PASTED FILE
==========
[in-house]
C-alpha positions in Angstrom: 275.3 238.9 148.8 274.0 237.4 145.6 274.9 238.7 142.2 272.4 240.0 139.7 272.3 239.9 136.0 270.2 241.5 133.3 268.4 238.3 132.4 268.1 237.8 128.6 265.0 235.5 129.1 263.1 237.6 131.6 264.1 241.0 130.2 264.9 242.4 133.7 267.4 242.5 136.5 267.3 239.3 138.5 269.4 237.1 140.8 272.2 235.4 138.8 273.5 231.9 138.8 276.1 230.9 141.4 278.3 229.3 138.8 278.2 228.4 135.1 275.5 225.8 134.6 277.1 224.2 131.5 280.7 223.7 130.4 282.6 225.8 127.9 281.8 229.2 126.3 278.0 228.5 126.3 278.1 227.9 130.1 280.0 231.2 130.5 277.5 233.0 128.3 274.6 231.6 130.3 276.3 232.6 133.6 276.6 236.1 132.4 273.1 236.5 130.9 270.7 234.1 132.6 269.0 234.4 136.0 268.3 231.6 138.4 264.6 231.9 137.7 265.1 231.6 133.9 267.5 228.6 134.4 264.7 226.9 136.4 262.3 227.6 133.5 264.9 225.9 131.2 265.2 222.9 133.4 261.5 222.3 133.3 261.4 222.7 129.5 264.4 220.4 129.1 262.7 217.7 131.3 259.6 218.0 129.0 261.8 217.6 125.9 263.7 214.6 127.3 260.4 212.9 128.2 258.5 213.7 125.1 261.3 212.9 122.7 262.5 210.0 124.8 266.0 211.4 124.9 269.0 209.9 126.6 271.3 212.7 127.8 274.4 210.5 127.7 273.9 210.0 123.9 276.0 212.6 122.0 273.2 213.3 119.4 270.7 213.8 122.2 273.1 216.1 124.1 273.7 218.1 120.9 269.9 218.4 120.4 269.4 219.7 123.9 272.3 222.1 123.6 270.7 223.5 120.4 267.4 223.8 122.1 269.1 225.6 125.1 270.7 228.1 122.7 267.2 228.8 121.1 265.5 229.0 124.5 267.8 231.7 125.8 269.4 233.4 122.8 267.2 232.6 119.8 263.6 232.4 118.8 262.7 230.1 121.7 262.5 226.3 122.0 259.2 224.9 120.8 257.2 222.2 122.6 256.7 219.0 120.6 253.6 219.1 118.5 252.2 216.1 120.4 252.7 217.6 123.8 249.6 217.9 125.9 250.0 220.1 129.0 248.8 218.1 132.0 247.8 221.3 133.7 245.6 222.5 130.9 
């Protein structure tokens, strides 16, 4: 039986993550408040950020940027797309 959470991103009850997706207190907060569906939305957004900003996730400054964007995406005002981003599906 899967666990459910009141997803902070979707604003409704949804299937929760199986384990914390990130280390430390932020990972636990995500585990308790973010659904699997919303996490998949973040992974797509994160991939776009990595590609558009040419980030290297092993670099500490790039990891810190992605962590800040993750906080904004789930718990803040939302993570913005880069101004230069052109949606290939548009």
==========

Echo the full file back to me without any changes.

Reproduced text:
[in-house]
C-alpha positions in Angstrom: 275.3 238.9 148.8 274.0 237.4 145.6 274.9 238.7 142.2 272.4 240.0 139.7 272.3 239.9 136.0 270.2 241.5 133.3 268.4 238.3 132.4 268.1 237.8 128.6 265.0 235.5 129.1 263.1 237.6 131.6 264.1 241.0 130.2 264.9 242.4 133.7 267.4 242.5 136.5 267.3 239.3 138.5 269.4 237.1 140.8 272.2 235.4 138.8 273.5 231.9 138.8 276.1 230.9 141.4 278.3 229.3 138.8 278.2 228.4 135.1 275.5 225.8 134.6 277.1 224.2 131.5 280.7 223.7 130.4 282.6 225.8 127.9 281.8 229.2 126.3 278.0 228.5 126.3 278.1 227.9 130.1 280.0 231.2 130.5 277.5 233.0 128.3 274.6 231.6 130.3 276.3 232.6 133.6 276.6 236.1 132.4 273.1 236.5 130.9 270.7 234.1 132.6 269.0 234.4 136.0 268.3 231.6 138.4 264.6 231.9 137.7 265.1 231.6 133.9 267.5 228.6 134.4 264.7 226.9 136.4 262.3 227.6 133.5 264.9 225.9 131.2 265.2 222.9 133.4 261.5 222.3 133.3 261.4 222.7 129.5 264.4 220.4 129.1 262.7 217.7 131.3 259.6 218.0 129.0 261.8 217.6 125.9 263.7 214.6 127.3 260.4 212.9 128.2 258.5 213.7 125.1 261.3 212.9 122.7 262.5 210.0 124.8 266.0 211.4 124.9 269.0 209.9 126.6 271.3 212.7 127.8 274.4 210.5 127.7 273.9 210.0 123.9 276.0 212.6 122.0 273.2 213.3 119.4 270.7 213.8 122.2 273.1 216.1 124.1 273.7 218.1 120.9 269.9 218.4 120.4 269.4 219.7 123.9 272.3 222.1 123.6 270.7 223.5 120.4 267.4 223.8 122.1 269.1 225.6 125.1 270.7 228.1 122.7 267.2 228.8 121.1 265.5 229.0 124.5 267.8 231.7 125.8 269.4 233.4 122.8 267.2 232.6 119.8 263.6 232.4 118.8 262.7 230.1 121.7 262.5 226.3 122.0 259.2 224.9 120.8 257.2 222.2 122.6 256.7 219.0 120.6 253.6 219.1 118.5 252.2 216.1 120.4 252.7 217.6 123.8 249.6 217.9 125.9 250.0 220.1 129.0 248.8 218.1 132.0 247.8 221.3 133.7 245.6 222.5 130.9 
């Protein structure tokens, strides 16, 4: 039986993550408040950020940027797309 959470991103009850997706207190907060569906939305957004900003996730400054964007995406005002981003599906 899967666990459910009141997803902070979707604003409704949804299937929760199986384990914390990130280390430390932020990972636990995500585990308790973010659904699997919303996490998949973040992974797509994160991939776009990595590609558009040419980030290297092993670099500490790039990891810190992605962590800040993750906080904004789930718990803040939302993570913005880069101004230069052109949606290939548009």